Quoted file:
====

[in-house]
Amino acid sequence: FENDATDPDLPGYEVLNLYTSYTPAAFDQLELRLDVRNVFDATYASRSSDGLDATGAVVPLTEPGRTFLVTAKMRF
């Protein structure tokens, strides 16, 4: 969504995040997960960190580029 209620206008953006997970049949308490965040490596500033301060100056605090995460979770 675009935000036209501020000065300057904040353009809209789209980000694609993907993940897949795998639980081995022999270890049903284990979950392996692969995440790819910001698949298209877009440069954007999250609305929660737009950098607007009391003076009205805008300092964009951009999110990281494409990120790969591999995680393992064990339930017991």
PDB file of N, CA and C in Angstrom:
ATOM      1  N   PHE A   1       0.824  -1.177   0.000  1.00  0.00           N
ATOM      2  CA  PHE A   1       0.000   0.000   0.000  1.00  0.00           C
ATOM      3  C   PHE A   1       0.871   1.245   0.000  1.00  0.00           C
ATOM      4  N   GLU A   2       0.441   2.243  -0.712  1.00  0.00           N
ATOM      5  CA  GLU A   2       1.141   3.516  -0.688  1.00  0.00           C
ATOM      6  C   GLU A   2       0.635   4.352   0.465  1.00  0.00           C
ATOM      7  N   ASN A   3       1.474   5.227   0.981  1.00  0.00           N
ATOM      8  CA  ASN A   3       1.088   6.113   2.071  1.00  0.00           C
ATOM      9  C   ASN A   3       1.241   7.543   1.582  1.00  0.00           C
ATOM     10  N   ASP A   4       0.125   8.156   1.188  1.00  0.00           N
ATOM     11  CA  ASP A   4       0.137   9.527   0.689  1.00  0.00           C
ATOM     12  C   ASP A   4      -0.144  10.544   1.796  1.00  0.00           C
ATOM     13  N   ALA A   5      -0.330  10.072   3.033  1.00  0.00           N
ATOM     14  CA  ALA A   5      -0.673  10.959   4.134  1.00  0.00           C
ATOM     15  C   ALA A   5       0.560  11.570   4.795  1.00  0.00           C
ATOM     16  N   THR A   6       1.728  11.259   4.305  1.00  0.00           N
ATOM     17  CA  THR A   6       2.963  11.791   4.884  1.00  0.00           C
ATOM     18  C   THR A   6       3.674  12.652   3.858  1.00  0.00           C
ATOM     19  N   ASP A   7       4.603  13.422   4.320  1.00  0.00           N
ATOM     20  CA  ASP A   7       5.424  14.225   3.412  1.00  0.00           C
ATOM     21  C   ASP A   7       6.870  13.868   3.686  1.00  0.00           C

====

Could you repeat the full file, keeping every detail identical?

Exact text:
[in-house]
Amino acid sequence: FENDATDPDLPGYEVLNLYTSYTPAAFDQLELRLDVRNVFDATYASRSSDGLDATGAVVPLTEPGRTFLVTAKMRF
């Protein structure tokens, strides 16, 4: 969504995040997960960190580029 209620206008953006997970049949308490965040490596500033301060100056605090995460979770 675009935000036209501020000065300057904040353009809209789209980000694609993907993940897949795998639980081995022999270890049903284990979950392996692969995440790819910001698949298209877009440069954007999250609305929660737009950098607007009391003076009205805008300092964009951009999110990281494409990120790969591999995680393992064990339930017991």
PDB file of N, CA and C in Angstrom:
ATOM      1  N   PHE A   1       0.824  -1.177   0.000  1.00  0.00           N
ATOM      2  CA  PHE A   1       0.000   0.000   0.000  1.00  0.00           C
ATOM      3  C   PHE A   1       0.871   1.245   0.000  1.00  0.00           C
ATOM      4  N   GLU A   2       0.441   2.243  -0.712  1.00  0.00           N
ATOM      5  CA  GLU A   2       1.141   3.516  -0.688  1.00  0.00           C
ATOM      6  C   GLU A   2       0.635   4.352   0.465  1.00  0.00           C
ATOM      7  N   ASN A   3       1.474   5.227   0.981  1.00  0.00           N
ATOM      8  CA  ASN A   3       1.088   6.113   2.071  1.00  0.00           C
ATOM      9  C   ASN A   3       1.241   7.543   1.582  1.00  0.00           C
ATOM     10  N   ASP A   4       0.125   8.156   1.188  1.00  0.00           N
ATOM     11  CA  ASP A   4       0.137   9.527   0.689  1.00  0.00           C
ATOM     12  C   ASP A   4      -0.144  10.544   1.796  1.00  0.00           C
ATOM     13  N   ALA A   5      -0.330  10.072   3.033  1.00  0.00           N
ATOM     14  CA  ALA A   5      -0.673  10.959   4.134  1.00  0.00           C
ATOM     15  C   ALA A   5       0.560  11.570   4.795  1.00  0.00           C
ATOM     16  N   THR A   6       1.728  11.259   4.305  1.00  0.00           N
ATOM     17  CA  THR A   6       2.963  11.791   4.884  1.00  0.00           C
ATOM     18  C   THR A   6       3.674  12.652   3.858  1.00  0.00           C
ATOM     19  N   ASP A   7       4.603  13.422   4.320  1.00  0.00           N
ATOM     20  CA  ASP A   7       5.424  14.225   3.412  1.00  0.00           C
ATOM     21  C   ASP A   7       6.870  13.868   3.686  1.00  0.00           C